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Return to Pahuatlan

Of the 51 returned people interviewed, 35 were men and 16 were women, a proportion similar to the national statistics of return in 2010: 72 percent men and 28

percent women (Woo Morales & Flores Alvarez, 2015, p. 30). For Pahuatlan, we distinguish those who returned alone, without dependents, and the return of the family group. Both types remained in the United States for 12 years on average. Men had more crossings in their trajectory, and none was older than 35 in their last return to Pahuatlan. The first group, comprised of two women and 19 men, single or married, went alone and came back alone, without dependents. They were not able to regularize their migratory situation during their time in the United States. The second group, smaller in size, was integrated by men and women who came back married and with very young children. They were also unable to legalize their migratory status after over a decade of living in the United States.

Other studies have highlighted the importance of distinguishing between returnees without dependents and the return of family groups. Moctezuma and Martinez (2016, p. 140) maintain that this variable has an important predictive weight regarding the likelihood of staying of those who return. The authors argue that migrants who return with their families tend to abandon the circular mobility pattern and re-establish themselves in Mexico. Based on following households and individuals for almost ten years, we were able to ascertain that the family return does not necessarily imply the reinstallation of the entire group in the parents’ birthplace, nor does it entail the end of the migratory trajectory of these workers. This is due to the fact there are usually children born in the United States who are emigrating to Mexico in these households. Further, re-emigration of another family member, or even of the entire group, is frequent. Although unemployment and underemployment, combined with the greater restrictions and risks of clandestine border crossings, encouraged return to Pahuatlan, they did not cancel the migratory trajectories deployed in an accelerated manner in the 1990s.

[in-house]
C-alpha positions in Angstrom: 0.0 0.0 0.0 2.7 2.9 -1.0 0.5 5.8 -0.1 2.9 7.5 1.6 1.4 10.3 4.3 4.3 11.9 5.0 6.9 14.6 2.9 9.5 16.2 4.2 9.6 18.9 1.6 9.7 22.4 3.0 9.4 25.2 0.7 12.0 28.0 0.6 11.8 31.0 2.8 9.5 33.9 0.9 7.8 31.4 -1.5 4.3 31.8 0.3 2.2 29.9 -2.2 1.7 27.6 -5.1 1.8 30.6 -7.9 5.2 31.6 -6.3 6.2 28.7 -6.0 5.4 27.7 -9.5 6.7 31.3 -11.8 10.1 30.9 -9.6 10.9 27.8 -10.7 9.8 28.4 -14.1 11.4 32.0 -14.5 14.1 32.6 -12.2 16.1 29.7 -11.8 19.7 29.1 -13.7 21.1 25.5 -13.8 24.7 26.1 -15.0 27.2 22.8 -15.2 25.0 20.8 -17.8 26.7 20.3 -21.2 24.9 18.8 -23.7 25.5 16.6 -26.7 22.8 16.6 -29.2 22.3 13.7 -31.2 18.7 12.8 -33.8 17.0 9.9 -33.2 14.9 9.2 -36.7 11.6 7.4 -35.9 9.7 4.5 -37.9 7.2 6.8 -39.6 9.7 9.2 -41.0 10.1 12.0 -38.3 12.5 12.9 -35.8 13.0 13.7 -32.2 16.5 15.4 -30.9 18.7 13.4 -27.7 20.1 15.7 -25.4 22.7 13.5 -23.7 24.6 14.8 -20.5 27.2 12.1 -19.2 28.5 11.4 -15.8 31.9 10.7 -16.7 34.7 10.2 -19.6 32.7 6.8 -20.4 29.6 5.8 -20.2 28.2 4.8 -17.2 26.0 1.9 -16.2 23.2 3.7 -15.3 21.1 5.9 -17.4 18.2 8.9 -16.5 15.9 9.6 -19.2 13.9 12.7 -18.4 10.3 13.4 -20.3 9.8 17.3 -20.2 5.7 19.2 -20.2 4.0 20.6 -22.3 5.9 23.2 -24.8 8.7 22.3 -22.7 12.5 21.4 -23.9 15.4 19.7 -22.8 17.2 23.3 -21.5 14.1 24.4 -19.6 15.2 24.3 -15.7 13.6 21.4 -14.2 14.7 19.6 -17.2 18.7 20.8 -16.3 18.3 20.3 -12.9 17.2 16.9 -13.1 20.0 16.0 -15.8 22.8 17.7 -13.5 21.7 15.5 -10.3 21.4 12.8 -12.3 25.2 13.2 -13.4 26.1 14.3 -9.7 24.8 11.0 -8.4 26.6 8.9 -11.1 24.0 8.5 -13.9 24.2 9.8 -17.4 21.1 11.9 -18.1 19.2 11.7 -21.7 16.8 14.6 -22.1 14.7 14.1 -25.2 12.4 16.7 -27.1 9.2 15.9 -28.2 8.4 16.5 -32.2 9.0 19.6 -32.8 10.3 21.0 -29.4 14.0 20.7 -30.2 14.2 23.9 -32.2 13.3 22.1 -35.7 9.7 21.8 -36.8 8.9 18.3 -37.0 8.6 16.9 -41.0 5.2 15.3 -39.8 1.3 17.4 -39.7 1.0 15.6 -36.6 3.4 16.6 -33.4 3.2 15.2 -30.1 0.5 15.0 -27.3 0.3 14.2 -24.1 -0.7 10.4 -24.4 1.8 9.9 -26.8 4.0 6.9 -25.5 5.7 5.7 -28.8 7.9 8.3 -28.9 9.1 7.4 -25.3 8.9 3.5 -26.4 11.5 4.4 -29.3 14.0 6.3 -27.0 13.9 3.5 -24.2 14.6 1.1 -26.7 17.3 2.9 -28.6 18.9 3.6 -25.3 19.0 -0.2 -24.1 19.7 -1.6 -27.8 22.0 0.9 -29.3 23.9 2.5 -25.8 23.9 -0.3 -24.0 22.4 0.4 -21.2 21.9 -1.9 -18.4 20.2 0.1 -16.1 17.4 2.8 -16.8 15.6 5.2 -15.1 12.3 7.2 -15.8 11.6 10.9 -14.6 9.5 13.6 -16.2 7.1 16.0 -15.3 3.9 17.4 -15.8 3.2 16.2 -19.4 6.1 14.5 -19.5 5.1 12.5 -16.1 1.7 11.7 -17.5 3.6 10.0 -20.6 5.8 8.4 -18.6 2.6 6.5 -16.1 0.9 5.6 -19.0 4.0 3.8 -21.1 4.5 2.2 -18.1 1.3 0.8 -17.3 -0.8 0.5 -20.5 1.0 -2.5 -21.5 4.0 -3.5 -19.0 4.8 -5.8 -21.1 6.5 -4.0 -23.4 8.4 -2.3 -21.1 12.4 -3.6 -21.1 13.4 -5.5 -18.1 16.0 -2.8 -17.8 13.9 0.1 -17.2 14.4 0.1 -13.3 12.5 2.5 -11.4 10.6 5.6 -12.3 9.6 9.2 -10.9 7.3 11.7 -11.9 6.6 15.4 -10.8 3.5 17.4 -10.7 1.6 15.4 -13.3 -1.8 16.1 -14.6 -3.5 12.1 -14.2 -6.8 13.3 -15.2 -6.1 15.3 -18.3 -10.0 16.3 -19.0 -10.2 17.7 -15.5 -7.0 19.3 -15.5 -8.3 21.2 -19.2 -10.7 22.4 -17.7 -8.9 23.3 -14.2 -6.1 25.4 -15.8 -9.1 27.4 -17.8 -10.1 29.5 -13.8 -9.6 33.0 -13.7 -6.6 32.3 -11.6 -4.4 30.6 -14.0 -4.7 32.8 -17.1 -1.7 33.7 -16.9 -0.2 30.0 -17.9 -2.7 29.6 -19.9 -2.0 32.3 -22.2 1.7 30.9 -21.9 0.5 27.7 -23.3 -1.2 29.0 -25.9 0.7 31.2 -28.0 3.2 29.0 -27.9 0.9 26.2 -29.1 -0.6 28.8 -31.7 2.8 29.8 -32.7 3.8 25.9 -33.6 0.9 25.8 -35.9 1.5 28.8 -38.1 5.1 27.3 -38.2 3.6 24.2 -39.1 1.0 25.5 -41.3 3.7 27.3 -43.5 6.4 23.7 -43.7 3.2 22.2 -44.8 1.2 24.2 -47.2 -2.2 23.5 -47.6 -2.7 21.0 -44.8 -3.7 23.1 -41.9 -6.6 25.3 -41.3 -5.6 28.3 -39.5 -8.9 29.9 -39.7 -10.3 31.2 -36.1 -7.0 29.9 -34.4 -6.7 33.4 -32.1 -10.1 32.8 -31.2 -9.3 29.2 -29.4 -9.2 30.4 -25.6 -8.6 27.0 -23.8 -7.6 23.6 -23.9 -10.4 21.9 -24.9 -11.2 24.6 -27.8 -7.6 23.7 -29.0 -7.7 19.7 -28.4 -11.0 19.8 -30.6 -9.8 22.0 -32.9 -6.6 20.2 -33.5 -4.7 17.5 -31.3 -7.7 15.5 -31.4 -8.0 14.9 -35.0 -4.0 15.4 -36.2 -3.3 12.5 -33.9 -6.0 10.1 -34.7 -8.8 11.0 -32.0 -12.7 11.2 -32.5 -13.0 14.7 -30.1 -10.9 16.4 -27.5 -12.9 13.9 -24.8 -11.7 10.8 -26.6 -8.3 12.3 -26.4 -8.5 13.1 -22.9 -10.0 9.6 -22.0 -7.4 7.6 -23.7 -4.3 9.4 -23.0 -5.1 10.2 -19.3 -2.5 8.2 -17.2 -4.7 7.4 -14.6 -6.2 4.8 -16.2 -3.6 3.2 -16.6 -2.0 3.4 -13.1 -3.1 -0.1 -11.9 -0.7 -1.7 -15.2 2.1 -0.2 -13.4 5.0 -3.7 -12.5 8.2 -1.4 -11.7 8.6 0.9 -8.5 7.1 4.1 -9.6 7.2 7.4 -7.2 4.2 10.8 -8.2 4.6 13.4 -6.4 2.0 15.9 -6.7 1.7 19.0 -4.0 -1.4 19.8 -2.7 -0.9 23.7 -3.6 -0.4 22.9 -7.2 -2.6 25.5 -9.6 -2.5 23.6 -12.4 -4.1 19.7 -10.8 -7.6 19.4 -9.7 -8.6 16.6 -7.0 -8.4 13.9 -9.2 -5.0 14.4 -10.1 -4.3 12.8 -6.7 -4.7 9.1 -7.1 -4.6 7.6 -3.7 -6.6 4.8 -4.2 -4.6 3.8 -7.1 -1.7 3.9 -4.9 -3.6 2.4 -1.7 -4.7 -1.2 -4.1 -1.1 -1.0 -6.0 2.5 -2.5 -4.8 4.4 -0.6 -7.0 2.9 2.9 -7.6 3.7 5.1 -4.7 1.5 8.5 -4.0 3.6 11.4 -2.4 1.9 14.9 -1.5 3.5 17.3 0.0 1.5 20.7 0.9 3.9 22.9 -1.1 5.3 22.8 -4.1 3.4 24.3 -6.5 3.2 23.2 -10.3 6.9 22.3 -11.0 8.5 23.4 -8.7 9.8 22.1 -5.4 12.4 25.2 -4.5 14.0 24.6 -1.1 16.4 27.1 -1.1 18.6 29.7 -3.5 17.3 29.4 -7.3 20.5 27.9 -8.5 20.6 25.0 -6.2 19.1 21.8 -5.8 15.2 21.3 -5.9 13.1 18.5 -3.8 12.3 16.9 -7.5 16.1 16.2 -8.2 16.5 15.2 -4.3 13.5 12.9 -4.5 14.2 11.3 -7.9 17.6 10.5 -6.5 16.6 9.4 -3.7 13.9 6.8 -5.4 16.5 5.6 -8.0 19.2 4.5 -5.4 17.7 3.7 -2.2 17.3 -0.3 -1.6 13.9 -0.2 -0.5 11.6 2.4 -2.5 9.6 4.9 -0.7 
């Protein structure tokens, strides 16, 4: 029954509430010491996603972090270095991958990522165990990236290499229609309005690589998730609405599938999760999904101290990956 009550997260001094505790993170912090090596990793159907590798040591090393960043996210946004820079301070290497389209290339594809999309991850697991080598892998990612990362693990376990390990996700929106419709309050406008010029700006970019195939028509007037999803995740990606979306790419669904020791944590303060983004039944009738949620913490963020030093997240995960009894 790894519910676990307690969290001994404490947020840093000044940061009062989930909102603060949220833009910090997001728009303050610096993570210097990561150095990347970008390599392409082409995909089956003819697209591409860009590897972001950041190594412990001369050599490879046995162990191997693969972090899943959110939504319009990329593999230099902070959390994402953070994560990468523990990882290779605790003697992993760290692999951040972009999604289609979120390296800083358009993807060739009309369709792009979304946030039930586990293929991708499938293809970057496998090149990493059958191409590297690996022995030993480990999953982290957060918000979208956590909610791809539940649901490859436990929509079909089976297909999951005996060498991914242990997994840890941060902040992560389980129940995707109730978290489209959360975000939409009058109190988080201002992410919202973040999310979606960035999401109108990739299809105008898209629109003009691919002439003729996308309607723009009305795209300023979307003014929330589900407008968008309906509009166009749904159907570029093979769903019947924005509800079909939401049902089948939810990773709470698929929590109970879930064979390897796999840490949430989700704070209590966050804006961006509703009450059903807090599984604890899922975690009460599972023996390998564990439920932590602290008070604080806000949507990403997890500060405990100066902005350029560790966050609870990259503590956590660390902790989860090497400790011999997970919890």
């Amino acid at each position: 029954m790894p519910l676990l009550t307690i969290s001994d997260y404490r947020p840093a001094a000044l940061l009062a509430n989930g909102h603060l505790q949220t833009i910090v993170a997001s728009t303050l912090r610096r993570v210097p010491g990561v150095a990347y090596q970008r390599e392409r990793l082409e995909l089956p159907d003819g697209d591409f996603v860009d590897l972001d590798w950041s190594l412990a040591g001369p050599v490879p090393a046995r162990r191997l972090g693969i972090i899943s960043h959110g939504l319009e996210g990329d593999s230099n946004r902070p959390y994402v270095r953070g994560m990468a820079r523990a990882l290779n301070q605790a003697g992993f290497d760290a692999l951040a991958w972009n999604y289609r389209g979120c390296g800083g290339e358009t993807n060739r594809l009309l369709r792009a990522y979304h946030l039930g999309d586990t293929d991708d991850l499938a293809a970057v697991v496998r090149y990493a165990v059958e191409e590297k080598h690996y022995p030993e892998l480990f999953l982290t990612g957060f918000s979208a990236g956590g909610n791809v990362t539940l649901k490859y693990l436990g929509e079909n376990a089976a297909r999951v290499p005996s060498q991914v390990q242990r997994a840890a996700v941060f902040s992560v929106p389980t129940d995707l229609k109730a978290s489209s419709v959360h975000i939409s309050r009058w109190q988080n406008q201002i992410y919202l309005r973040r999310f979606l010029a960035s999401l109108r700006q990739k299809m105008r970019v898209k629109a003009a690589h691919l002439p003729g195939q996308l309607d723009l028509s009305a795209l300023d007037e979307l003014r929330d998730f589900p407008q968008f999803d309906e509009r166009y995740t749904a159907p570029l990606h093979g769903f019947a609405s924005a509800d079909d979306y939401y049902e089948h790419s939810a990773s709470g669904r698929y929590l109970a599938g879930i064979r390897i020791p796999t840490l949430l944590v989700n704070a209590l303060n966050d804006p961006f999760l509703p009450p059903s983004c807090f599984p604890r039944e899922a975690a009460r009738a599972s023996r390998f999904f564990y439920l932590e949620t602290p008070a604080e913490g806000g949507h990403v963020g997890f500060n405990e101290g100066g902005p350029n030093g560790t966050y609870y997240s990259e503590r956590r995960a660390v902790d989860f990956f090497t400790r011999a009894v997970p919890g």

Return migration without dependents

Those who returned alone—single, married or divorced—arrived at the paternal home, in whose construction or improvement they had contributed through the remittances sent to their family. The return to the paternal home involved the transition from living in North Carolina in “homes of single men”—where they took care of their own food preparation, laundry, house cleaning and healthcare—to living in their parents’ home, once more, as adult children, whose social reproduction depended on the work of mothers and/or wives. An example of this is the case of Ramiro, 26 years old, who migrated in 2000 and returned in 2007 to the paternal home, where he lived with his parents and two adolescent sisters. Even though he contributed to the family expenses, he assumes that this is his father’s obligation and that he will become independent when he gets married.

These young males are part of that cohort who managed to go beyond the basic educational level of the previous generation. In the 1980s, the Tele Secundaria (distance learning program for secondary school) coverage was

Selectivity of return to Puebla 121 extended in the municipality, and high school coverage was extended in 2000. The youngest left their paternal home with little work experience and "failed” educational trajectories, characterized by their underperformance. We registered a generalized opinion among high school teachers who felt that students’ desire to migrate was related to low levels of academic achievement and abandonment of school trajectories. A high school teacher from the locality of Xolotla explained:

It is the lack of awareness, because there is no other reason. The student graduates from secondary school thinking about going away to work, going to the United States or to other places in the country. About twenty percent of our high school graduates are in the United States.

(Professor Diana, Xolotla, Pahuatlàn, January 2008)

Another teacher with migratory experience in the United States, said that migration has not brought anything good to the young people nor to the population of the municipality: “only bad habits and inappropriate ways of dressing, like cholos.”